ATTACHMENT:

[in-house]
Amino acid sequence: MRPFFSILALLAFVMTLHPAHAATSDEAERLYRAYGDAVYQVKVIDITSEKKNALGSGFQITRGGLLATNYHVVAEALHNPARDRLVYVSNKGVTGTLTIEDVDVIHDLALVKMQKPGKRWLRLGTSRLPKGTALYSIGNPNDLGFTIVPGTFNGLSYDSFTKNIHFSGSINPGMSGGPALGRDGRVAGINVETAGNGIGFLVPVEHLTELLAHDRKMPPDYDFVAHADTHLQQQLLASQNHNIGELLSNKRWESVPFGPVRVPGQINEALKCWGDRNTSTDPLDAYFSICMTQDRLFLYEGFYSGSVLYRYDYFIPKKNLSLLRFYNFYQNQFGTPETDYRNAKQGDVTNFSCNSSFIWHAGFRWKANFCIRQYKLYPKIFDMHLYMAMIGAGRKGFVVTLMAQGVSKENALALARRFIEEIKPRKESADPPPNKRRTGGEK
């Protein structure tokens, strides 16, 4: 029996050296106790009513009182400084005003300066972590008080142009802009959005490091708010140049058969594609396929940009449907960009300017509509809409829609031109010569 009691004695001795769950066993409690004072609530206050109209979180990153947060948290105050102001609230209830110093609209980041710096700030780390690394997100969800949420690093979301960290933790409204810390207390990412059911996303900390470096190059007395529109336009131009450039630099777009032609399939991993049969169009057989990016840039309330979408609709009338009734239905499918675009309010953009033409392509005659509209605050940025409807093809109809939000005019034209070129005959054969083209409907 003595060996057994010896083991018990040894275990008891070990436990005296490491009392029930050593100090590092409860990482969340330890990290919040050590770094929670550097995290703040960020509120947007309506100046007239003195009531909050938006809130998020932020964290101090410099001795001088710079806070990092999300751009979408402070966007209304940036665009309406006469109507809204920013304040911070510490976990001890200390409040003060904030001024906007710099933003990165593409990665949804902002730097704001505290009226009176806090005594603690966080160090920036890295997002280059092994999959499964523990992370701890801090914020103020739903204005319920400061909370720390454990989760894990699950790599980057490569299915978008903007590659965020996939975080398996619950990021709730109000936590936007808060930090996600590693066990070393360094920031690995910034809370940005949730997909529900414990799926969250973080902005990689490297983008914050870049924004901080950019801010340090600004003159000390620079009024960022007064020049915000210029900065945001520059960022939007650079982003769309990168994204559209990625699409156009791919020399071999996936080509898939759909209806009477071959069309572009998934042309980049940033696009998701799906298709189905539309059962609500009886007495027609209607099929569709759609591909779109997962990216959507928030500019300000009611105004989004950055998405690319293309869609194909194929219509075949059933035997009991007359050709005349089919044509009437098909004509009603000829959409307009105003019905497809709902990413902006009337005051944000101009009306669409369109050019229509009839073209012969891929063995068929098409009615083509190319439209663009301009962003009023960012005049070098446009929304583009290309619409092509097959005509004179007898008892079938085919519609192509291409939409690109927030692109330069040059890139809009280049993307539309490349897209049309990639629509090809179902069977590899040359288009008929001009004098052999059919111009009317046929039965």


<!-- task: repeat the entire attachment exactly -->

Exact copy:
[in-house]
Amino acid sequence: MRPFFSILALLAFVMTLHPAHAATSDEAERLYRAYGDAVYQVKVIDITSEKKNALGSGFQITRGGLLATNYHVVAEALHNPARDRLVYVSNKGVTGTLTIEDVDVIHDLALVKMQKPGKRWLRLGTSRLPKGTALYSIGNPNDLGFTIVPGTFNGLSYDSFTKNIHFSGSINPGMSGGPALGRDGRVAGINVETAGNGIGFLVPVEHLTELLAHDRKMPPDYDFVAHADTHLQQQLLASQNHNIGELLSNKRWESVPFGPVRVPGQINEALKCWGDRNTSTDPLDAYFSICMTQDRLFLYEGFYSGSVLYRYDYFIPKKNLSLLRFYNFYQNQFGTPETDYRNAKQGDVTNFSCNSSFIWHAGFRWKANFCIRQYKLYPKIFDMHLYMAMIGAGRKGFVVTLMAQGVSKENALALARRFIEEIKPRKESADPPPNKRRTGGEK
């Protein structure tokens, strides 16, 4: 029996050296106790009513009182400084005003300066972590008080142009802009959005490091708010140049058969594609396929940009449907960009300017509509809409829609031109010569 009691004695001795769950066993409690004072609530206050109209979180990153947060948290105050102001609230209830110093609209980041710096700030780390690394997100969800949420690093979301960290933790409204810390207390990412059911996303900390470096190059007395529109336009131009450039630099777009032609399939991993049969169009057989990016840039309330979408609709009338009734239905499918675009309010953009033409392509005659509209605050940025409807093809109809939000005019034209070129005959054969083209409907 003595060996057994010896083991018990040894275990008891070990436990005296490491009392029930050593100090590092409860990482969340330890990290919040050590770094929670550097995290703040960020509120947007309506100046007239003195009531909050938006809130998020932020964290101090410099001795001088710079806070990092999300751009979408402070966007209304940036665009309406006469109507809204920013304040911070510490976990001890200390409040003060904030001024906007710099933003990165593409990665949804902002730097704001505290009226009176806090005594603690966080160090920036890295997002280059092994999959499964523990992370701890801090914020103020739903204005319920400061909370720390454990989760894990699950790599980057490569299915978008903007590659965020996939975080398996619950990021709730109000936590936007808060930090996600590693066990070393360094920031690995910034809370940005949730997909529900414990799926969250973080902005990689490297983008914050870049924004901080950019801010340090600004003159000390620079009024960022007064020049915000210029900065945001520059960022939007650079982003769309990168994204559209990625699409156009791919020399071999996936080509898939759909209806009477071959069309572009998934042309980049940033696009998701799906298709189905539309059962609500009886007495027609209607099929569709759609591909779109997962990216959507928030500019300000009611105004989004950055998405690319293309869609194909194929219509075949059933035997009991007359050709005349089919044509009437098909004509009603000829959409307009105003019905497809709902990413902006009337005051944000101009009306669409369109050019229509009839073209012969891929063995068929098409009615083509190319439209663009301009962003009023960012005049070098446009929304583009290309619409092509097959005509004179007898008892079938085919519609192509291409939409690109927030692109330069040059890139809009280049993307539309490349897209049309990639629509090809179902069977590899040359288009008929001009004098052999059919111009009317046929039965």